For knowledge workers, platforms such as Upwork fill a similar gap. Workers around the globe get access to a pool of potential customers. Payment collection and reporting are handled by the platform, which means contractors, whether working from their kitchen or a beach in Thailand, can focus narrowly on doing the work they do best while the platform handles the less glamorous parts of the business.

Businesses themselves are benefiting from this simple, streamlined way to source contractors, as well. With flexible human capital, they seamlessly develop the ability to rapidly scale up and down. By becoming less of a “within these four walls” entity to something that’s much more amorphous, they can focus on assembling the right talent at the right time to accomplish a given project.

It’s similar to a movie set: A director assembles the people with the skills necessary to create a complete movie (casting, lighting, grips, sound, etc.). They come together and focus intensely on one project and then disperse when it’s complete. It’s very different from a business world that’s typically described with a rigid org chart, but still highly effective.

Shifting Preferences

The people entering the workforce today value flexibility and autonomy; they choose location over career and job rotation over promotions. According to the Bureau of Labor Statistics, the average 55-year-old spends 10 years on a job while the typical 25-year-old spends three. This younger cohort will even choose flexible schedules and remote work over increases in salary. The idea of lifelong employment with a pension no longer applies (and those pensions aren’t sticking around, either).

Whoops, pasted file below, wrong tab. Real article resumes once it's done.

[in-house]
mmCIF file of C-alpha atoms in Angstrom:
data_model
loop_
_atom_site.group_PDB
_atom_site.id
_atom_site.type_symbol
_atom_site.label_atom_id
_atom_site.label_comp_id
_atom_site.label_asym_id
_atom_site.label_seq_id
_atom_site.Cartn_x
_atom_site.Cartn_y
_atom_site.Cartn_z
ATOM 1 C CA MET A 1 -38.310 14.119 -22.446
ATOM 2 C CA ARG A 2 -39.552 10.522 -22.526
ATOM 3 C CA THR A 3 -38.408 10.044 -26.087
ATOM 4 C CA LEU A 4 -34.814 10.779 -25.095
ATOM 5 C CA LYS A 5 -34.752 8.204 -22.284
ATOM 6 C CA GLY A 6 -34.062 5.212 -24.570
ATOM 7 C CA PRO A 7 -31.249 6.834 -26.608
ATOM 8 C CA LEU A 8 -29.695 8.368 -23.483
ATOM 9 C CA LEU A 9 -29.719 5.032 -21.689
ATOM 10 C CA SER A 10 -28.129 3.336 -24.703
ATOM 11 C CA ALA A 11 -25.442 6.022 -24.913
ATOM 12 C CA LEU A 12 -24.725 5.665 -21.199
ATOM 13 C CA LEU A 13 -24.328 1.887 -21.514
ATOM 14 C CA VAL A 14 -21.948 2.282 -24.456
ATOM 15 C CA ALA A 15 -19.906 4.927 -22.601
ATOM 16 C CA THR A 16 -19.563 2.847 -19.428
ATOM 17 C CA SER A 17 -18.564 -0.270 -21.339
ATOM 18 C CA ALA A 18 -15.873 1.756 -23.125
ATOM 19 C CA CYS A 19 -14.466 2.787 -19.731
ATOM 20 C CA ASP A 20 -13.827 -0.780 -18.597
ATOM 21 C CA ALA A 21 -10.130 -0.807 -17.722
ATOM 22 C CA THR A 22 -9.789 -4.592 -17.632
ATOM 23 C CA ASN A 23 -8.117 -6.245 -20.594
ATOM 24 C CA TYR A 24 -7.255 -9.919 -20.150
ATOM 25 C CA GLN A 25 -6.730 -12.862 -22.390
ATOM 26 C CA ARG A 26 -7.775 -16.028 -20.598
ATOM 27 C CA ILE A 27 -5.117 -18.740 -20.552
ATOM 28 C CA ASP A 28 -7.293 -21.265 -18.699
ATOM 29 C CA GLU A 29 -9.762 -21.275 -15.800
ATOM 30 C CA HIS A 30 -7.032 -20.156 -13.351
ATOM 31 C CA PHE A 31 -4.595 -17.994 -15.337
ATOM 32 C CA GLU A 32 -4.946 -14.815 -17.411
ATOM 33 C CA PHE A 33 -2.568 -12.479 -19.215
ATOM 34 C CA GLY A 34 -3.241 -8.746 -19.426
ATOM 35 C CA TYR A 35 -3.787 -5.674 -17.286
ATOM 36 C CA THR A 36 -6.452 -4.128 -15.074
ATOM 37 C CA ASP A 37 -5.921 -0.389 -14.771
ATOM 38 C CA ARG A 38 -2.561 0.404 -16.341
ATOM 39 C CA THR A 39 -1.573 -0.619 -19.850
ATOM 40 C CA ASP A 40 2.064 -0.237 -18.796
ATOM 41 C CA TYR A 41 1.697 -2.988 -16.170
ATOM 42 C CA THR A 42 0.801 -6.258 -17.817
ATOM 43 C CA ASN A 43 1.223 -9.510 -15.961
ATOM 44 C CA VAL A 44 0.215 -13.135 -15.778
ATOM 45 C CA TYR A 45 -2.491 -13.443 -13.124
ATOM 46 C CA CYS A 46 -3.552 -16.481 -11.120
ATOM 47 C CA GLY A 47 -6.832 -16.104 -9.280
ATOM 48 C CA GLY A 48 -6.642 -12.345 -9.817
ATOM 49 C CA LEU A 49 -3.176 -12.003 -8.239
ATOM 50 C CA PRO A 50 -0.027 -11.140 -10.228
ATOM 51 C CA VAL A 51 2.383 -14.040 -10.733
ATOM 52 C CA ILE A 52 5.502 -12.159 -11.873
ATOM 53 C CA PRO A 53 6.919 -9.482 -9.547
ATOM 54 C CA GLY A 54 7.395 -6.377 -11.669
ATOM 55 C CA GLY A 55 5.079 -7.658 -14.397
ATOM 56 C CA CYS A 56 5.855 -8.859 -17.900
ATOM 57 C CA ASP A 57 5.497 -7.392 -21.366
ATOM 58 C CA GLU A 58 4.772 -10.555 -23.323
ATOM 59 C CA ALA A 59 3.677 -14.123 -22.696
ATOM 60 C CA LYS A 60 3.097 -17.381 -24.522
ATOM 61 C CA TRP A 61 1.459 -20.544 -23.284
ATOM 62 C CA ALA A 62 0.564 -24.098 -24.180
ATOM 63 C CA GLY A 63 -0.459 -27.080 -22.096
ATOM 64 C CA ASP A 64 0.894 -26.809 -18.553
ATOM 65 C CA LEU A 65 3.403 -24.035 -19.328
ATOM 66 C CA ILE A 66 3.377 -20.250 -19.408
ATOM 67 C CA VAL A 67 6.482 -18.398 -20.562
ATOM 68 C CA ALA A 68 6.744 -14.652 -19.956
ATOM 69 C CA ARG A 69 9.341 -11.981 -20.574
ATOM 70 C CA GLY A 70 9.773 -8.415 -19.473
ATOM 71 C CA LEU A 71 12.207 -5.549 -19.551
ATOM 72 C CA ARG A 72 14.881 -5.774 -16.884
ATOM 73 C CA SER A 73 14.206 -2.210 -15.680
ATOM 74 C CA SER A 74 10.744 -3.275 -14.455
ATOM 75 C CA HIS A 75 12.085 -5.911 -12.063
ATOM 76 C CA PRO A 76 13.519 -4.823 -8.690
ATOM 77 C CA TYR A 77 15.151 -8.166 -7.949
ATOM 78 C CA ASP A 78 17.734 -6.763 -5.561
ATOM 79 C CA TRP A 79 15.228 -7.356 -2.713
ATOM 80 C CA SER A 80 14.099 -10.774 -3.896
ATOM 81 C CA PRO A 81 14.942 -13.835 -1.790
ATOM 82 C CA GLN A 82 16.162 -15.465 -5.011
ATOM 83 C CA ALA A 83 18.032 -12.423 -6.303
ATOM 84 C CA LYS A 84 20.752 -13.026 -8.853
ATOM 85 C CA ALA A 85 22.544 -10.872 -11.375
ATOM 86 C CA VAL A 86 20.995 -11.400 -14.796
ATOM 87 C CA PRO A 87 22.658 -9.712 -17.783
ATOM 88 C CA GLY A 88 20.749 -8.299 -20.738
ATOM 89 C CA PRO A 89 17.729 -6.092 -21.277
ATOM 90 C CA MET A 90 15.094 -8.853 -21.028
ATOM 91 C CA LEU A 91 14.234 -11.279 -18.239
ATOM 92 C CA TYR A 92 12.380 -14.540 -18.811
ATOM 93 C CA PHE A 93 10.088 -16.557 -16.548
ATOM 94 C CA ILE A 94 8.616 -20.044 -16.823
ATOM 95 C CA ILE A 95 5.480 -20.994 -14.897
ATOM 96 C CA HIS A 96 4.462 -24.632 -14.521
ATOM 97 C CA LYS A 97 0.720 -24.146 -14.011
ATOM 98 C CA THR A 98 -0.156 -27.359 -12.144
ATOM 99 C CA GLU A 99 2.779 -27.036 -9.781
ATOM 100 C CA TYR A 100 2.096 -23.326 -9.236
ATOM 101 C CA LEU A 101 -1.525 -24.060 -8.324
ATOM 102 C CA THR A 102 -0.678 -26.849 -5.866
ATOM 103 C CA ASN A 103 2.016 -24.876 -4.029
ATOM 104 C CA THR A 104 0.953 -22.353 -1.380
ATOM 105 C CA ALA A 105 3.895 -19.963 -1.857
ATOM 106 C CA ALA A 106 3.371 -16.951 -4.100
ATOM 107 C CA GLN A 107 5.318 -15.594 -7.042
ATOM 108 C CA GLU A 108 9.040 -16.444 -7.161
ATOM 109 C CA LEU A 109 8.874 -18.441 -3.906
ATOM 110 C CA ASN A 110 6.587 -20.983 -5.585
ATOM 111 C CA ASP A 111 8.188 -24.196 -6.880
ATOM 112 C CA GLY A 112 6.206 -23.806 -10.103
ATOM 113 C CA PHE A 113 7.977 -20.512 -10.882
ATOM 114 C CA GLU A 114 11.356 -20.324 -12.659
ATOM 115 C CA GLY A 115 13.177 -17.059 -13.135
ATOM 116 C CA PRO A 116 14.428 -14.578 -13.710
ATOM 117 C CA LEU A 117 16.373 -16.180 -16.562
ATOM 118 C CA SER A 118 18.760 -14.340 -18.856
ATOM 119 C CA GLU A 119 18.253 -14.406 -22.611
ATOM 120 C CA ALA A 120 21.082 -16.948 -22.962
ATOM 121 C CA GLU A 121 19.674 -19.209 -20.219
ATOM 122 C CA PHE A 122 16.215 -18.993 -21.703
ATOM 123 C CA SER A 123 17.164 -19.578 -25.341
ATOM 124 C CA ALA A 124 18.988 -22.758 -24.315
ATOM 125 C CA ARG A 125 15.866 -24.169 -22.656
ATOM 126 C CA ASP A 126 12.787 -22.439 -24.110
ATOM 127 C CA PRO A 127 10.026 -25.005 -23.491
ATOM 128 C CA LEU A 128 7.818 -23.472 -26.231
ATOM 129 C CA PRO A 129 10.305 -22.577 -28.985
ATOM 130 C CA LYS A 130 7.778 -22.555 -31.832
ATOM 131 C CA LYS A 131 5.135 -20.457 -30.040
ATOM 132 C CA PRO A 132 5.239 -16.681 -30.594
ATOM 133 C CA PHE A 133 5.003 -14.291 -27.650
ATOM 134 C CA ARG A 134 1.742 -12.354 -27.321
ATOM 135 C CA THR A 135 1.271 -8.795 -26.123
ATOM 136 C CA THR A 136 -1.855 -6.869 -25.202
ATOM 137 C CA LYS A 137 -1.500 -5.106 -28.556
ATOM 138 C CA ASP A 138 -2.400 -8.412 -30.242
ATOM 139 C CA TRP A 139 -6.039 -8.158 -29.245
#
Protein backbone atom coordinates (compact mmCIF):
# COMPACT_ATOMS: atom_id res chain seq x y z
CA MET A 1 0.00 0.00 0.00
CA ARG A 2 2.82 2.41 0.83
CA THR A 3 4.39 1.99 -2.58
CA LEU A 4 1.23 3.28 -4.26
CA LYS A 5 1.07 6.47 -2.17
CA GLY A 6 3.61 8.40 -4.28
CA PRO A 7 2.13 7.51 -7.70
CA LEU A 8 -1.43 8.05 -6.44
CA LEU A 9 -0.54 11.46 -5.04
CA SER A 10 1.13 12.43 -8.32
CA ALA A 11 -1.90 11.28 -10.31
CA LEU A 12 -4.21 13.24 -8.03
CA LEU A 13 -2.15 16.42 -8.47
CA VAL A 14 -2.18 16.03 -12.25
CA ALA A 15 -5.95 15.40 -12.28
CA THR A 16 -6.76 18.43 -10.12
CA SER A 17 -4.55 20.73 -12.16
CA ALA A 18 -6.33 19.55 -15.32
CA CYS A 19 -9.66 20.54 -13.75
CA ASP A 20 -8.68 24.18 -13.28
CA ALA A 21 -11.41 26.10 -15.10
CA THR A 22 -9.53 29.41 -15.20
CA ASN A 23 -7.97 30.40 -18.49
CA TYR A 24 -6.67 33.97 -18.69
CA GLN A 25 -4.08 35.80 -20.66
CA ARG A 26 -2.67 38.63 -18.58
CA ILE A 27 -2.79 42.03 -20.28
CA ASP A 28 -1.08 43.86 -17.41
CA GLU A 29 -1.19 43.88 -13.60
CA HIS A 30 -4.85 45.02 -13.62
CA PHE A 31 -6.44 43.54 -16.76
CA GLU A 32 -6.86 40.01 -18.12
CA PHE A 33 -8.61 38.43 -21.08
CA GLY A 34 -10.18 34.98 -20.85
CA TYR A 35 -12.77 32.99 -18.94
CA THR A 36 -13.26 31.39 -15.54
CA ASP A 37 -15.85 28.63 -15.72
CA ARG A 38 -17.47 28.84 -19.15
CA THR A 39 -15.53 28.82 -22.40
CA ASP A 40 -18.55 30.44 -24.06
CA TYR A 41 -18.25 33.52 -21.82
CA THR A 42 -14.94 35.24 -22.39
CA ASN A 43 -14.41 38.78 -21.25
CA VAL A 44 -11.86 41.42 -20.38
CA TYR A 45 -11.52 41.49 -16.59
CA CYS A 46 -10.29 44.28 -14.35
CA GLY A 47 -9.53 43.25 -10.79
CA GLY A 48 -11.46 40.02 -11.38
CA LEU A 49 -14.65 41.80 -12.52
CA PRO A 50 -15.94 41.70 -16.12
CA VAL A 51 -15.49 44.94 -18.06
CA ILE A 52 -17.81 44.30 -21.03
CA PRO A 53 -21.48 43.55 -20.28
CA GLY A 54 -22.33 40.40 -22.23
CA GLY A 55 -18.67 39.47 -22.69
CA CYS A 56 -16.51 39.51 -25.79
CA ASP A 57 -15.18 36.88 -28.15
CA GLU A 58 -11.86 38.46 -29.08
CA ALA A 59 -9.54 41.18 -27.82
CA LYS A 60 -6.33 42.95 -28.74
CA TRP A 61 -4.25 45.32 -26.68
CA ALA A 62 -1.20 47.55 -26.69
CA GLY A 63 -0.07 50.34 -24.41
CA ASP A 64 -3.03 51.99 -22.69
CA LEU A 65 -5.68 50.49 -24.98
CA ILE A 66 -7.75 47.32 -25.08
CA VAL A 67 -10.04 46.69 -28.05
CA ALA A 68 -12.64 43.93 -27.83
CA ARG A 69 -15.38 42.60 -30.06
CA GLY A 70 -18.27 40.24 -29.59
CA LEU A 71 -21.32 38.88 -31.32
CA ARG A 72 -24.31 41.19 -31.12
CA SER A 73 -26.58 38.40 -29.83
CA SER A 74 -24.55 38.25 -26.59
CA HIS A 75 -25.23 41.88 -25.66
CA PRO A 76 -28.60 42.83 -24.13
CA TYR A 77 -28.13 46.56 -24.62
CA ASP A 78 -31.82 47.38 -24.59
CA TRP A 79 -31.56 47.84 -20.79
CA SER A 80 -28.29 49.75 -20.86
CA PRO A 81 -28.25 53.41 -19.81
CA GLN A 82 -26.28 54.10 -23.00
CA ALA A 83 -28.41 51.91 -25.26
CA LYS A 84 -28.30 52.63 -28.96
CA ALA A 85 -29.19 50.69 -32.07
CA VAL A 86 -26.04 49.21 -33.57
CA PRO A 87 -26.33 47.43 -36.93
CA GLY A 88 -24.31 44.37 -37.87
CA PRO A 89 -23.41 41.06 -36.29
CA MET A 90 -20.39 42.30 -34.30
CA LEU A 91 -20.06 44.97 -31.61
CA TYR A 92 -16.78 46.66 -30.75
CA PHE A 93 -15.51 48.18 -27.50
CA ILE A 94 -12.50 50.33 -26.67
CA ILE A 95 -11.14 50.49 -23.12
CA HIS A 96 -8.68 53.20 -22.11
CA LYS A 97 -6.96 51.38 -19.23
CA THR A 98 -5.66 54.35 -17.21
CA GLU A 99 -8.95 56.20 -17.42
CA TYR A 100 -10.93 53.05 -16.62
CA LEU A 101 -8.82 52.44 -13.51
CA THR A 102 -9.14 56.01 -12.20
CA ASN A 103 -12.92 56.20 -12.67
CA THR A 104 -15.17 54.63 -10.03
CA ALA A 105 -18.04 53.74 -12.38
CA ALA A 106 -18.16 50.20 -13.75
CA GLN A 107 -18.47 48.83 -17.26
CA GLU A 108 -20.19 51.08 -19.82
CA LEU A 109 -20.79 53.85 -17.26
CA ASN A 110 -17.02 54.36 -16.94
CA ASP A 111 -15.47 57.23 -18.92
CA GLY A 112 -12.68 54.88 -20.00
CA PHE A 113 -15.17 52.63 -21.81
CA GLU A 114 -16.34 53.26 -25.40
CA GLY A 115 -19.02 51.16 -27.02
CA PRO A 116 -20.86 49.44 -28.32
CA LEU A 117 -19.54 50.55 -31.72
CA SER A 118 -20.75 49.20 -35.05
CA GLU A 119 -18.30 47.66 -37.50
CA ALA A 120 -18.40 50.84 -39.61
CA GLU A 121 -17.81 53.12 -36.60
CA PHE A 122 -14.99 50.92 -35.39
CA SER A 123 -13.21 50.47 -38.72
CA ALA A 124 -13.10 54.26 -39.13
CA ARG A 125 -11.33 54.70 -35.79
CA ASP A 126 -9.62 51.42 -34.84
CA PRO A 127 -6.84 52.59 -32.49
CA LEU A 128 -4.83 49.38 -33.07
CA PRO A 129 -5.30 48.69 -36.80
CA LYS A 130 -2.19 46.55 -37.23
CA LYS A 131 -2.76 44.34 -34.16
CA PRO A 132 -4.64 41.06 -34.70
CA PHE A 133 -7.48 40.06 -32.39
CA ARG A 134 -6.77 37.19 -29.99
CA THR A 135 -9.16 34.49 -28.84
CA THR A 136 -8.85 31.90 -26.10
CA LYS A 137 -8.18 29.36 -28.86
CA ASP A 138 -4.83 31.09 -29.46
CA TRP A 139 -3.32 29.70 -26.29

Recognizing these trends, Google and Facebook offer rotational development programs specifically designed to attract young talent. Reid Hoffman, co-founder of LinkedIn, advocates for employees to sign up for two-year “tours of duty” to accomplish something significant for the company before moving on to the next thing.

Contractors can focus on finding work that matches their skills and will pay them well. But the timeframe changes — instead of working as an employee for a two-year stint doing largely the same thing, one- to six-month projects for various employers are becoming the norm.

Within the on-demand economy, it’s accelerated even further. Many contractors work for multiple companies in a given week — with some working for as many as 10. The “9 to 5” has all but disappeared.

While the downside is less job security, the flexibility afforded is desirable to many.

A Healthcare Safety Net

People are terrified of losing their health benefits — and rightly so. The risks of going without health insurance are high — a single accident could be financially catastrophic. Therefore, many would-be entrepreneurs delay leaving their employers.

The Affordable Care Act (ACA) is changing that. Contractors can go to their state’s marketplace and apply for coverage. They don’t need to be dependent on an employer for that benefit. “The ACA is a good thing for independent workers, especially those with low-to-moderate incomes,” says Steve King, a leading researcher on the future of work with Emergent Research. “It will lead to more people becoming independent and fewer independent workers without health insurance.”

Protection For Contractors

It’s not all sunshine and roses. Contractors don’t have many of the legal protections that employees have — they’re vulnerable, wages can be suppressed and individuals can become little more than cogs in the machine.